Tags: paul rudolph
As a part of of our ‘Rethinking Preservation’ project for Neutra’s Cyclorama in Gettysburg, we designed a graphic for our ‘Network’ scheme. The graphic has been used nationally by various organizations as rallying tool to gain supporters for the preservation of modern buildings.
Can preservation be transformative? This was the central question in Chris Novelli’s master’s thesis at the Boston Architectural College. With CUBE serving as Chris’ thesis advisor, he set out to examine the possibilities of existing buildings, infrastructure, and landscapes if relieved of the curated formal constraints imposed under the U.S. Department of Interior Standards for Preservation. He selected Paul Rudolph’s heroic parking garage in New Haven, Connecticut as a fitting laboratory for his experiments.
Above competition winner: RMJM with Diane Lewis Architects and Beckelman + Capalino, LLC in association with Seibert Architects
Paul Rudolph’s famed Riverview High School in Sarasota, Florida has now been demolished to make room for a parking lot. The Sarasota Architectural Foundation (SAF) won a reprieve in 2008 from the School District to find a viable design and financial alternative that met the School District’s objectives and preserved this significant modernist work. While the competition yielded great ideas from well-known talent, it was not enough. Rudolph’s Riverview High School was demolished in June 2009 – images may be seen on the Save Riverview blog.
What if we thought of preservation through the ideas of artist Gordon Matta-Clark?
What if we thought of preservation through the act of demolition?
What if we integrated a building into new development?
What if we expressed a building’s ideas and concepts through anatomical exhibition?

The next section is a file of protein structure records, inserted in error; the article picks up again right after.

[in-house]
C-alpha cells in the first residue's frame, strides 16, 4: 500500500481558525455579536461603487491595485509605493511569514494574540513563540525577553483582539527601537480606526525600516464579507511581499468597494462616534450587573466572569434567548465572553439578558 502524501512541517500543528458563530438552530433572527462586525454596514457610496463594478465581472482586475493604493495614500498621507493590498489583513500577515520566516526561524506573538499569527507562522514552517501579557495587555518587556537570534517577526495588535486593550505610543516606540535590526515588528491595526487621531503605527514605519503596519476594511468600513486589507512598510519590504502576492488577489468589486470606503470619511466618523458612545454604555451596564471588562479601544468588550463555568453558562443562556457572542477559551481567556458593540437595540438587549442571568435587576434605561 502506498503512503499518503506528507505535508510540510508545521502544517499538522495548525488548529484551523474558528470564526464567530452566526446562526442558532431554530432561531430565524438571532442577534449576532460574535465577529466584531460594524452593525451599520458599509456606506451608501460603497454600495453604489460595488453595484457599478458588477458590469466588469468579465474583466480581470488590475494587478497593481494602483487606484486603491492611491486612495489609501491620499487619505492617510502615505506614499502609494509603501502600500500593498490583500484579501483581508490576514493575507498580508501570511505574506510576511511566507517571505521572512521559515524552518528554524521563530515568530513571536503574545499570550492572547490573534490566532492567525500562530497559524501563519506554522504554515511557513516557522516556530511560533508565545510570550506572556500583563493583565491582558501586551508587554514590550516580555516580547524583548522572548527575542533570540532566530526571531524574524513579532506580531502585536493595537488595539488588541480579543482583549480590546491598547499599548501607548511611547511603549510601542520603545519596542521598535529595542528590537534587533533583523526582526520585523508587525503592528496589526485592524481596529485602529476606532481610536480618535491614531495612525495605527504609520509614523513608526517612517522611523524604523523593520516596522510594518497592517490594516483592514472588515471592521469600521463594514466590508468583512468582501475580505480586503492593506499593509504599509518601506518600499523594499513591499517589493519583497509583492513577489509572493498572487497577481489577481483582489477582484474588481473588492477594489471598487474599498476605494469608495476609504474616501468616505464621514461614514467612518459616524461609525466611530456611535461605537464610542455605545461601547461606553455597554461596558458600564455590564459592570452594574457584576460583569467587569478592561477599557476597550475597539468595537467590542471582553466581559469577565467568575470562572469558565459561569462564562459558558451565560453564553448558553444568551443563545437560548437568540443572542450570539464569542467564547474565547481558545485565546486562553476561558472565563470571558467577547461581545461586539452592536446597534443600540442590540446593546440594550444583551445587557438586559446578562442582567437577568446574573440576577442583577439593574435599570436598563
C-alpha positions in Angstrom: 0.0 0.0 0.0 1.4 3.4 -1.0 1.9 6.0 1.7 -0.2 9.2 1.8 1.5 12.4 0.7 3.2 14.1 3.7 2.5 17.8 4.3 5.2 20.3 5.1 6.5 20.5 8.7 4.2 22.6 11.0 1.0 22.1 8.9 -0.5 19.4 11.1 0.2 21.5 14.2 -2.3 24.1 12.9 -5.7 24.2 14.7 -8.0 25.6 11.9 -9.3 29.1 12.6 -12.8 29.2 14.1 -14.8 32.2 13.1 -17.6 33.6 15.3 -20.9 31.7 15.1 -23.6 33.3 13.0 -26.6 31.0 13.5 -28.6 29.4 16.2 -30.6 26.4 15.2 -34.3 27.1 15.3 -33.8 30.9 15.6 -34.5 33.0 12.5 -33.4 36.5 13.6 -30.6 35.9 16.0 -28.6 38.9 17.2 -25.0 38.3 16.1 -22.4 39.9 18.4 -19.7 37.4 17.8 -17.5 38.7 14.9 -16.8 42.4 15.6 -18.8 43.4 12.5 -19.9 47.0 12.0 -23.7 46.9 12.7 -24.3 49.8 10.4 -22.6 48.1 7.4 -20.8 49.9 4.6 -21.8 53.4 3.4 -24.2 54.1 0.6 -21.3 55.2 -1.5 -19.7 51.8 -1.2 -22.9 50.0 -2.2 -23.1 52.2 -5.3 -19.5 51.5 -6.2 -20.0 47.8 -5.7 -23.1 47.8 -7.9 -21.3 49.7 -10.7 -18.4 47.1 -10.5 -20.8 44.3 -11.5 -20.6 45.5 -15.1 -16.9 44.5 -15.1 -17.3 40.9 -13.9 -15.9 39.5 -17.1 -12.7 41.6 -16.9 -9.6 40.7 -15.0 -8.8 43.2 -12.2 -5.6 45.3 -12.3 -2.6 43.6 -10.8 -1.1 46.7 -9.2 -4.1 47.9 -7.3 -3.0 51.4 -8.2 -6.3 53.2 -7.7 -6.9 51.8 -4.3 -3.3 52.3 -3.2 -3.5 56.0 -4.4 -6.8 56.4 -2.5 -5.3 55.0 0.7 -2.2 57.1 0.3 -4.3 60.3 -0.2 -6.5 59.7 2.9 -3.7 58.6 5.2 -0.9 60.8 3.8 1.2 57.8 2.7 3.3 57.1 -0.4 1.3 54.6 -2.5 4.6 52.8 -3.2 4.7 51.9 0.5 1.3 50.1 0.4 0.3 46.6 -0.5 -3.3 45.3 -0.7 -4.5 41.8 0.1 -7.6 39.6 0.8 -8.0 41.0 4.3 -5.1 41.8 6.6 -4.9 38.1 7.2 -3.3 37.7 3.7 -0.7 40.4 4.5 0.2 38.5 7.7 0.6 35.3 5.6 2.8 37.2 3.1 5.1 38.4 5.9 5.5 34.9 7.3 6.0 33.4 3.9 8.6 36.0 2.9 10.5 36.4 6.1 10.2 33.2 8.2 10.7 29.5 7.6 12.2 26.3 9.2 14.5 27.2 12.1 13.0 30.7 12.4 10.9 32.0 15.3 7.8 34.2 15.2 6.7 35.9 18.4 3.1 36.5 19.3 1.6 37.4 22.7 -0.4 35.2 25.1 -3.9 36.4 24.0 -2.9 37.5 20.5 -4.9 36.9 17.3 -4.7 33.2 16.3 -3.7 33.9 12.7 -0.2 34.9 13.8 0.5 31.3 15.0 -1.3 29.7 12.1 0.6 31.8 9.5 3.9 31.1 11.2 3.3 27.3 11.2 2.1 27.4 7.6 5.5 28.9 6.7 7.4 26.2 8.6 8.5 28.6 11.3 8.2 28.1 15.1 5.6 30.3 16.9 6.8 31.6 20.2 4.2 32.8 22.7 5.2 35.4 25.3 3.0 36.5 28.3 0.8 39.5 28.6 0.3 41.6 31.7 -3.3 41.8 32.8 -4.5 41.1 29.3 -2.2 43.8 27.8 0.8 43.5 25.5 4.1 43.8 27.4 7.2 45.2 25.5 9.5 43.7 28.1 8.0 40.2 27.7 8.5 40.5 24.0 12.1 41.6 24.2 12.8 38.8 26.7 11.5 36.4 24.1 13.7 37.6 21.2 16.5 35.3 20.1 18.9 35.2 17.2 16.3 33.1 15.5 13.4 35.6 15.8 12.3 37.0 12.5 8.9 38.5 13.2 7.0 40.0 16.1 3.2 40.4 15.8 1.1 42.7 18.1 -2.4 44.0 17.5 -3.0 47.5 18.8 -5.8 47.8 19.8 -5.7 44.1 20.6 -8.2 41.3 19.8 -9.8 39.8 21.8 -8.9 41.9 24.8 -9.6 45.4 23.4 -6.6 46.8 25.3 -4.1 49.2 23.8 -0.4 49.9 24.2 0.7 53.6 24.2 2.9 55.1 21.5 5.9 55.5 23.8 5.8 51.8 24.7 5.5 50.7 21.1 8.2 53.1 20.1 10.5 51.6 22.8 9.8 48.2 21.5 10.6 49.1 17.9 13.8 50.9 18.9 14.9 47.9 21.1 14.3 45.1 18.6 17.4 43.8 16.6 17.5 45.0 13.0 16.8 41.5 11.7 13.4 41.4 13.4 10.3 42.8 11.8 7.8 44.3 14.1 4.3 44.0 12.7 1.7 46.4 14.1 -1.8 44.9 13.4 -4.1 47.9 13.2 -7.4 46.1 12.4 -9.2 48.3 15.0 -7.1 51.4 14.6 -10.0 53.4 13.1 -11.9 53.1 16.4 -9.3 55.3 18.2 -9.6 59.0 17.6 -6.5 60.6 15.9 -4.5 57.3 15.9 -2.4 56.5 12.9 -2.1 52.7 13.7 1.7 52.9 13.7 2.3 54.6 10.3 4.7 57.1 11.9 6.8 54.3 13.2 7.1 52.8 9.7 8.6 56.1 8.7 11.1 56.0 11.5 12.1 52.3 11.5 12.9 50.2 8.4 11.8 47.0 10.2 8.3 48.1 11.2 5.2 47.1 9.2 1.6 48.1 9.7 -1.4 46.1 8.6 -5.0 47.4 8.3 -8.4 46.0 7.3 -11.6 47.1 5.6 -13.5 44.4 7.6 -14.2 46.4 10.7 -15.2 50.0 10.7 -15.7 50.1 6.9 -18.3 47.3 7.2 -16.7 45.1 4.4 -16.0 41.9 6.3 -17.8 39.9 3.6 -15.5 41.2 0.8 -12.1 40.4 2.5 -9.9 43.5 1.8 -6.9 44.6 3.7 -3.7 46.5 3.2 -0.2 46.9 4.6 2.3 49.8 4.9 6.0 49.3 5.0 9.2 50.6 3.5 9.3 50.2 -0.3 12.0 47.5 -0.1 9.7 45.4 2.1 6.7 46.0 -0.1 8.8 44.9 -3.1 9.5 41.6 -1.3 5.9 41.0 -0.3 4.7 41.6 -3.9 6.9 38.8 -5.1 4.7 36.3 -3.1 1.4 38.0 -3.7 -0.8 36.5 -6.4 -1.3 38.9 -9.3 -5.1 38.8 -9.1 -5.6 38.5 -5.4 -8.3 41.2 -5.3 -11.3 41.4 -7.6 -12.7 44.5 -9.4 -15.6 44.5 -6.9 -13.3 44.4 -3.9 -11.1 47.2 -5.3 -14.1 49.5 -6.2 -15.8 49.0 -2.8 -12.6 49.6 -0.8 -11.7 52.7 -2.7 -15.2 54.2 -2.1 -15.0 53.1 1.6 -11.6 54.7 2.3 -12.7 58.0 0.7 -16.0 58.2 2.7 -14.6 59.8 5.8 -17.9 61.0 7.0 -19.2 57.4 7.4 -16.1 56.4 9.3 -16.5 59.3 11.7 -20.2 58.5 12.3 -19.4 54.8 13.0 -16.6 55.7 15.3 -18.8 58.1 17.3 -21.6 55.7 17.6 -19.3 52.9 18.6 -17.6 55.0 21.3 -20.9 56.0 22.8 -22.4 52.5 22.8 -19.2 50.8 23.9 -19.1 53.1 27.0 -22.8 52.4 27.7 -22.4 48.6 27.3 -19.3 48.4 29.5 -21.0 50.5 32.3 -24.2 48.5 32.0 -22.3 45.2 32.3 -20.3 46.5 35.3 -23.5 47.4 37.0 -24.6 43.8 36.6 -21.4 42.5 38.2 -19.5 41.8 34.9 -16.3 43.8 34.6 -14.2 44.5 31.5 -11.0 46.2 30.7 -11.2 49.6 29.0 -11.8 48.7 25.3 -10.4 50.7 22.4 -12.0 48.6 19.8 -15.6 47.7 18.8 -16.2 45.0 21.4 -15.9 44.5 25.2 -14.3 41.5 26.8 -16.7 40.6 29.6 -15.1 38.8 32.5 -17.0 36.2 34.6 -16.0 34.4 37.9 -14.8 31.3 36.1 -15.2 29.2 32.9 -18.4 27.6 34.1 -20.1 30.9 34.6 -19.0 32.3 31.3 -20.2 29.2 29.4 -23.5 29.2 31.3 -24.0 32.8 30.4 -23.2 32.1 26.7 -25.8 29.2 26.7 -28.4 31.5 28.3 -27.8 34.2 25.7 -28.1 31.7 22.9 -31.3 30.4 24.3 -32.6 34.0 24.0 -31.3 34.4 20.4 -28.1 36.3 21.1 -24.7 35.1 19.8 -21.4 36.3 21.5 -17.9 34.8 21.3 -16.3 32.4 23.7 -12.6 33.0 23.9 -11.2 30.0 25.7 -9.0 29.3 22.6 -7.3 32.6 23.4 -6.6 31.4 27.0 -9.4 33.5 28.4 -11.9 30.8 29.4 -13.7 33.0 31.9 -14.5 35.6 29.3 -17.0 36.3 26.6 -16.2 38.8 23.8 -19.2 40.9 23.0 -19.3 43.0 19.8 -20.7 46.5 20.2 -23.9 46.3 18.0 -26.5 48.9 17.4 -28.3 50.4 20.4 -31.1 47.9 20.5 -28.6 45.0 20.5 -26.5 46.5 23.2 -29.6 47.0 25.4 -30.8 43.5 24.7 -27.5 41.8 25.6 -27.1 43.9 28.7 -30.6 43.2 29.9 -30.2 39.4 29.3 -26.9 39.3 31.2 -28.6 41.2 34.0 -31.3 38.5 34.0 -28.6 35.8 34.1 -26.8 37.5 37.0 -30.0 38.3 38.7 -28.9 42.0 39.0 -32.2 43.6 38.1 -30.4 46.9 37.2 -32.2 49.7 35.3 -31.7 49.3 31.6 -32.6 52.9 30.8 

What if we re-inhabited a building by dissecting it?
What if we treated a building as public art?
What if we distribute remnants of a building to plazas and museums?
What if we move the building from its site?
Could we use degrees of preservation to educate?
Could we better heighten awareness of a building’s original value in an altered state?
Could we increase the perceived value of design in the public consciousness?
Could we preserve our cultural heritage while embracing our future?
In 2007 Paul Rudolph’s 1960 Blue Cross Blue Shield office building was slated for demolition to make way for New England’s tallest tower by Renzo Piano. Intrigued by the collision of new and old, CUBE set out to explore alternative forms of preservation and to help resolve the preservation vs. development conflict. The development plans have since been shelved due to the economic downturn, but we quickly realized this was not an isolated problem.
The legacy of Rudolph’s building lies mainly in its innovative facade that contains the mechanical and structural systems; thereby freeing the interior floor space for office use. Drawing from the work of artist Gordon Matta-Clark, we hypothesized a series of concepts that reinterpreted preservation as: integration, anatomical exhibition, dissection, public art and remnant in the form of an animated video. In doing so, we revealed aspects of the building that prompted a new understanding of its cultural contributions, and began a new dialogue about how architecture should be preserved in the modern age.
Blue Cross Building Cultural Significance:
1) Pushes architectural invention forward by rethinking mechanical integration:
– Created a vertical ventilation system on the building facade, making it one of the earliest precursors to the high-tech modernism style.
– Pushes pre-cast concrete panel technology forward to respond to new systems integration.
2) Rethinks the office building space plan:
– Creates maximum interior space flexibility by pushing interior columns and ventilation system to the facade.
3) Political response against the International Style and for context:
– Responding against the flat reflective-glass and steel towers of the International Style, Rudolph set out to create an expressive three-dimensional facade with more humanely scaled window proportions derived from neighboring buildings of the time. The building is the only one among its neighbors to offer public space at the ground floor.
4) A transitional building in the work of architect Paul Rudolph: his first tall building, and the first modernist building in downtown Boston.